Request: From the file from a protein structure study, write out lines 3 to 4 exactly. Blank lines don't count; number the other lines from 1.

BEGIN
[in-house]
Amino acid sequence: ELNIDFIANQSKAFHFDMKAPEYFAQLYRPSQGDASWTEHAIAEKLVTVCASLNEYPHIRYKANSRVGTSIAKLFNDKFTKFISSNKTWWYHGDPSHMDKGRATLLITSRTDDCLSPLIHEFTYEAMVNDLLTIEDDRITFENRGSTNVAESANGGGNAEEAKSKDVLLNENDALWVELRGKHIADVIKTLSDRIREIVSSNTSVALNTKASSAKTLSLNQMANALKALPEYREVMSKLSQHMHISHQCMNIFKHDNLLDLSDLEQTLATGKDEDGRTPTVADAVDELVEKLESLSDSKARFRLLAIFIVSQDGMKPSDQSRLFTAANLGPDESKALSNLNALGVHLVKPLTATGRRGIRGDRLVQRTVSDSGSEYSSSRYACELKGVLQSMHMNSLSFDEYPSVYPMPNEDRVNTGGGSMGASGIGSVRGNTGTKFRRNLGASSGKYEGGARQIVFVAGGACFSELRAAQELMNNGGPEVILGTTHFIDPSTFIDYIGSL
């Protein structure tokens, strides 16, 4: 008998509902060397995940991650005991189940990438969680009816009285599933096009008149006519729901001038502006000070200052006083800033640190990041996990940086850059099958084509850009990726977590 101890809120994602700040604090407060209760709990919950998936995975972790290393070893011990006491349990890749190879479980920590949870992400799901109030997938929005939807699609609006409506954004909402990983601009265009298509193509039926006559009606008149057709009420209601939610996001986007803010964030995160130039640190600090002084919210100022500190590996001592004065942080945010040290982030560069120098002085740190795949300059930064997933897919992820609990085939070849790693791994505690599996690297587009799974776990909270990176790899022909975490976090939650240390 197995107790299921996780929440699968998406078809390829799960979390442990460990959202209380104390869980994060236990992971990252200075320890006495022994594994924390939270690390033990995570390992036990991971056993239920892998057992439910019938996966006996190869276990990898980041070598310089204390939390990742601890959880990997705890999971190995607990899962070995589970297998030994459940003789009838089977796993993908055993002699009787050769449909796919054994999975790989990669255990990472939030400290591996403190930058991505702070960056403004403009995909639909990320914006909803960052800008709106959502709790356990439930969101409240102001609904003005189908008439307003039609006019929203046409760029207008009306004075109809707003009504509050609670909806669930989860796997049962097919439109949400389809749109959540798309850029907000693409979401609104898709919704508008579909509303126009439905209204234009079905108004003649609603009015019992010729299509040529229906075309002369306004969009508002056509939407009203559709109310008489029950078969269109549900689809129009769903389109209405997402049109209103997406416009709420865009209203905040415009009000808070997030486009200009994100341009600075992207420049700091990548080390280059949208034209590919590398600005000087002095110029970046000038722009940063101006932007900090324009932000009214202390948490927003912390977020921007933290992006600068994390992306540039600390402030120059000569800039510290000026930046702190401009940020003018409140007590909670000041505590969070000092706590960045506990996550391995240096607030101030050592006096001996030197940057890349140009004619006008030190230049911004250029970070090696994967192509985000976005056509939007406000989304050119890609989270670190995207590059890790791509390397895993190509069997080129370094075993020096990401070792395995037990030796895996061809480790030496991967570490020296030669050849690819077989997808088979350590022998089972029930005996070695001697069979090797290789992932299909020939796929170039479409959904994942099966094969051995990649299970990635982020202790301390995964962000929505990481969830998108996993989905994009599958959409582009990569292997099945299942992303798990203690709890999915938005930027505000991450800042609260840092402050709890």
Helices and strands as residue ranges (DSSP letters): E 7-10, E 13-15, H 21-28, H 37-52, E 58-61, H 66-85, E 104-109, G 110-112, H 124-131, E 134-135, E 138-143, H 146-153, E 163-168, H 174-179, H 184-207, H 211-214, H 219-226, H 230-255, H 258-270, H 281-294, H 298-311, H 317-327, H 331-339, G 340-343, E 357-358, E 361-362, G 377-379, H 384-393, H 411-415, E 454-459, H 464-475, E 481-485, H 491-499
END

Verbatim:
């Protein structure tokens, strides 16, 4: 008998509902060397995940991650005991189940990438969680009816009285599933096009008149006519729901001038502006000070200052006083800033640190990041996990940086850059099958084509850009990726977590 101890809120994602700040604090407060209760709990919950998936995975972790290393070893011990006491349990890749190879479980920590949870992400799901109030997938929005939807699609609006409506954004909402990983601009265009298509193509039926006559009606008149057709009420209601939610996001986007803010964030995160130039640190600090002084919210100022500190590996001592004065942080945010040290982030560069120098002085740190795949300059930064997933897919992820609990085939070849790693791994505690599996690297587009799974776990909270990176790899022909975490976090939650240390 197995107790299921996780929440699968998406078809390829799960979390442990460990959202209380104390869980994060236990992971990252200075320890006495022994594994924390939270690390033990995570390992036990991971056993239920892998057992439910019938996966006996190869276990990898980041070598310089204390939390990742601890959880990997705890999971190995607990899962070995589970297998030994459940003789009838089977796993993908055993002699009787050769449909796919054994999975790989990669255990990472939030400290591996403190930058991505702070960056403004403009995909639909990320914006909803960052800008709106959502709790356990439930969101409240102001609904003005189908008439307003039609006019929203046409760029207008009306004075109809707003009504509050609670909806669930989860796997049962097919439109949400389809749109959540798309850029907000693409979401609104898709919704508008579909509303126009439905209204234009079905108004003649609603009015019992010729299509040529229906075309002369306004969009508002056509939407009203559709109310008489029950078969269109549900689809129009769903389109209405997402049109209103997406416009709420865009209203905040415009009000808070997030486009200009994100341009600075992207420049700091990548080390280059949208034209590919590398600005000087002095110029970046000038722009940063101006932007900090324009932000009214202390948490927003912390977020921007933290992006600068994390992306540039600390402030120059000569800039510290000026930046702190401009940020003018409140007590909670000041505590969070000092706590960045506990996550391995240096607030101030050592006096001996030197940057890349140009004619006008030190230049911004250029970070090696994967192509985000976005056509939007406000989304050119890609989270670190995207590059890790791509390397895993190509069997080129370094075993020096990401070792395995037990030796895996061809480790030496991967570490020296030669050849690819077989997808088979350590022998089972029930005996070695001697069979090797290789992932299909020939796929170039479409959904994942099966094969051995990649299970990635982020202790301390995964962000929505990481969830998108996993989905994009599958959409582009990569292997099945299942992303798990203690709890999915938005930027505000991450800042609260840092402050709890």
Helices and strands as residue ranges (DSSP letters): E 7-10, E 13-15, H 21-28, H 37-52, E 58-61, H 66-85, E 104-109, G 110-112, H 124-131, E 134-135, E 138-143, H 146-153, E 163-168, H 174-179, H 184-207, H 211-214, H 219-226, H 230-255, H 258-270, H 281-294, H 298-311, H 317-327, H 331-339, G 340-343, E 357-358, E 361-362, G 377-379, H 384-393, H 411-415, E 454-459, H 464-475, E 481-485, H 491-499